How to Be Ready for the Online Holiday Shopping Season

Mark Sarbiewski

This holiday season, Web site performance will be more important than ever. Web retailers have already previewed a flurry of deals, discounts and online incentives as they look for strong sales on Black Friday and Cyber Monday, two of the busiest online shopping days of the year. Forrester Research recently forecasted that Web sales will be more than $156 billion in 2009, representing approximately 6 percent of the total U.S. retail pie.
Retailers need to be equipped to handle the increase in Web traffic that holiday sales bring to their sites. Poor Web site performance or security vulnerabilities can create significant losses, including shopper dissatisfaction, site abandonment and missed sales.
Will your eCommerce site be able to handle the increase in traffic as the holidays approach? And even though it's too late to prepare for Black Friday, don't despair. Software-as-a-Service testing solutions can get you up and running quickly and cost-effectively to prevent the further loss of sales throughout December and prepare for future peak seasons next year.
IT professionals should check this list before going live to find out if they are ready for the rush:
Analyze traffic patterns and proactively prepare for growth

Analyzing last year's online holiday traffic patterns will help identify peak dates and times in advance.  Does your site peak on weekdays, weekends or holidays? Will it change over time? How large was last year's holiday peak?  What growth rate do you anticipate? Plan your site's capacity so that it can scale to the predicted volumes with a reasonable buffer.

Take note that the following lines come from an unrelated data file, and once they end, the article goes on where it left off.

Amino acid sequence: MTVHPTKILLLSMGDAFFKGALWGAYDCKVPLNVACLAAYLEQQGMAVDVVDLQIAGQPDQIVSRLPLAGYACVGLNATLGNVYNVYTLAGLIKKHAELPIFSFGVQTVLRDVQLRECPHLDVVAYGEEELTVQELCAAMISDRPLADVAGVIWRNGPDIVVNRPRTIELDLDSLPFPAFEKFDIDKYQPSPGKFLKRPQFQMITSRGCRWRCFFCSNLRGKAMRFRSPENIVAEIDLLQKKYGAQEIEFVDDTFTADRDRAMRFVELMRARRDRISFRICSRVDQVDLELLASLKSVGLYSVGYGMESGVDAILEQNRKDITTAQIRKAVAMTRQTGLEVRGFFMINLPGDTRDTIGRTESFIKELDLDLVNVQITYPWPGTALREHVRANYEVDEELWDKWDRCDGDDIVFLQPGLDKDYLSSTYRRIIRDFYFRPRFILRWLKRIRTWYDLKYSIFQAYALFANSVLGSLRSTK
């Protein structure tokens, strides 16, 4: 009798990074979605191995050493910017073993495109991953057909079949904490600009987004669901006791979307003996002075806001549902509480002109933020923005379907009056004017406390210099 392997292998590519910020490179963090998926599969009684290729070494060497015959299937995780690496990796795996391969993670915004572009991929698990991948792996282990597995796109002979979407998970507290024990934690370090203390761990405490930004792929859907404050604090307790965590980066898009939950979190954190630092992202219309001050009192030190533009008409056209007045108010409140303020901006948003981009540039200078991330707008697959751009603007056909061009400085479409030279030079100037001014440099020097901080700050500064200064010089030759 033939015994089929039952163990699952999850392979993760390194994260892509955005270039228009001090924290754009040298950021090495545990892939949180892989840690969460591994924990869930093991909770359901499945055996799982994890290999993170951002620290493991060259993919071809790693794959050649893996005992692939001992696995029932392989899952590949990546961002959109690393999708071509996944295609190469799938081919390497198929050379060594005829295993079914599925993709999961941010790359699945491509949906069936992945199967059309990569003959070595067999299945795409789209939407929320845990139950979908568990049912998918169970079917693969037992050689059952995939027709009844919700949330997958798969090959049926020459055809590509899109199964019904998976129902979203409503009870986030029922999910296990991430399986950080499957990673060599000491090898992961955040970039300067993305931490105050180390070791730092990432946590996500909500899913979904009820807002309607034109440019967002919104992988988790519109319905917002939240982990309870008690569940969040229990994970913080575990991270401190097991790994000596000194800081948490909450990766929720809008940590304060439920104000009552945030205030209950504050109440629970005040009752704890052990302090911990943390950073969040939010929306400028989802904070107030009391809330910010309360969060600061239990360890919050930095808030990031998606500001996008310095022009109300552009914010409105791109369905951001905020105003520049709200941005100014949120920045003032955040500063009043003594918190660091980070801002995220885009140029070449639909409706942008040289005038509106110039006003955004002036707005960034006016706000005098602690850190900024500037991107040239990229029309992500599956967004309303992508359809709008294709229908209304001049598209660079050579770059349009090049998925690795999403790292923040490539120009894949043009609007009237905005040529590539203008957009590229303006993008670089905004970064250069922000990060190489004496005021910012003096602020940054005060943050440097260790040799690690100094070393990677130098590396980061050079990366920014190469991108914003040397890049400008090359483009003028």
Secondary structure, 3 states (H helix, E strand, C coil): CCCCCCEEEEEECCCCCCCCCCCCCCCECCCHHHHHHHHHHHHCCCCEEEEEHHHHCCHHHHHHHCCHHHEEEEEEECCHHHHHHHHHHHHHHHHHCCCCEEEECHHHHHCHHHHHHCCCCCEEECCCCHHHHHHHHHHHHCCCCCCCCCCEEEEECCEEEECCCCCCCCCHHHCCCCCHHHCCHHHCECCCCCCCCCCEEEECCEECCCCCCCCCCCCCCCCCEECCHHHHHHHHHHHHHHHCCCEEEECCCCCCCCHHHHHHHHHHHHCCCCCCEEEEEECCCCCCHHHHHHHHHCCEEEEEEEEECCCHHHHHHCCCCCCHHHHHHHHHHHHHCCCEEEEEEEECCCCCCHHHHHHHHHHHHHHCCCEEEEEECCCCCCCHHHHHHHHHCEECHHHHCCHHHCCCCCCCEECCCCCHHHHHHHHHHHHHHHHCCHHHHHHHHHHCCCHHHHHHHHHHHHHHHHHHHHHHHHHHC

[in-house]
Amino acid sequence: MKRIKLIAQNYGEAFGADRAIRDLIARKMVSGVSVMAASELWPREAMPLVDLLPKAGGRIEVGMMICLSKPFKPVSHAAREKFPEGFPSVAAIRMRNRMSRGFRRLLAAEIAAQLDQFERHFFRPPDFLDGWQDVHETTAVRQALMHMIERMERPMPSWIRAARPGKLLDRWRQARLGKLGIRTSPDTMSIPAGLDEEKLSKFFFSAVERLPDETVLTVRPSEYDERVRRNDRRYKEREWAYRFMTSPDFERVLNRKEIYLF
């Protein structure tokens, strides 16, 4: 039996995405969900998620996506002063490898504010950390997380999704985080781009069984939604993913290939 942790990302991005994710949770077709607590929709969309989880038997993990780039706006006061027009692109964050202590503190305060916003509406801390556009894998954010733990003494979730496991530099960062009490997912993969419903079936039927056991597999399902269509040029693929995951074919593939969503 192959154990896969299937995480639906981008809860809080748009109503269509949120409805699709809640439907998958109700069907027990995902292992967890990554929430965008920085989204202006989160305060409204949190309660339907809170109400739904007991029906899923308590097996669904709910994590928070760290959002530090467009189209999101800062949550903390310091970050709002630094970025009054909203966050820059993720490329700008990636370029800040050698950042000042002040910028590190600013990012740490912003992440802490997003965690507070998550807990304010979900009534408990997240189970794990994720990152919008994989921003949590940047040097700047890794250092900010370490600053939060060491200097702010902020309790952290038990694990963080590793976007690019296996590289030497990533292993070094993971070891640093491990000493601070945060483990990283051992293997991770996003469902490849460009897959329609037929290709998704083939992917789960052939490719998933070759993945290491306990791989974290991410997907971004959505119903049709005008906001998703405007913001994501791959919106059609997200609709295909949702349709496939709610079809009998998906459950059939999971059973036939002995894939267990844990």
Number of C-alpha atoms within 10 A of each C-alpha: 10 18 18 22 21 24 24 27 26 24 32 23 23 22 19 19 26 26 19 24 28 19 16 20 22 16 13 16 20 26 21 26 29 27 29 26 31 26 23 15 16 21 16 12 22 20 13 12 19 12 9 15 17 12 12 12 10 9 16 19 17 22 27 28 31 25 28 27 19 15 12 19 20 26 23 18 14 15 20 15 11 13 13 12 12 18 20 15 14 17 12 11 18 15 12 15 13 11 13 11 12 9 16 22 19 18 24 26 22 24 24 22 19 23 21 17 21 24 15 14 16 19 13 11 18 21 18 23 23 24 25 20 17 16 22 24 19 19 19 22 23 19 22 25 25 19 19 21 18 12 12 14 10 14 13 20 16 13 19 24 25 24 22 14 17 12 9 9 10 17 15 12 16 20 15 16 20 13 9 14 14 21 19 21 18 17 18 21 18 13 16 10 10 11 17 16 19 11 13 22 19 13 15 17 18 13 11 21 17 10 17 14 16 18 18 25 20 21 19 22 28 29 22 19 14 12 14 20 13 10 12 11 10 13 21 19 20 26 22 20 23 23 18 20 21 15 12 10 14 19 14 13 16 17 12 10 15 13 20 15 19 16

Validate functionality

Can your users easily order products and check shipping status? Can customers find out about specials and promotions? Are there places where users are getting stuck and abandoning your site? Make sure everything functions as planned with quality management software, and if necessary, improve the usability to increase the likelihood of obtaining customer orders.
Thoroughly test enterprise resource planning (ERP) and customer relationship management (CRM)

For your ERP and CRM systems, test all the pieces individually. Validate that all Internet gateways, Web servers and e-mail servers are working properly and at their peak performance. If the front-end is bringing in the business, can your back-end execute it? Just as important, however, is to do robust end-to-end testing of the business processes that these systems are meant to support.
Validate the security of your connections, passwords, and user input fields

Is your site secure?  Make sure your site is safe by testing for security vulnerabilities with application security software. Be sure to encrypt credit card numbers and other customer private information.  It's also important to make sure customers can login easily-by testing the login scripts and making sure that customers can easily obtain their passwords if they have forgotten them or if they change them periodically to ensure security.  And finally, validate all user input to prevent against the most common hacker attacks like cross-site scripting and SQL injection.
Test from both inside and outside the firewall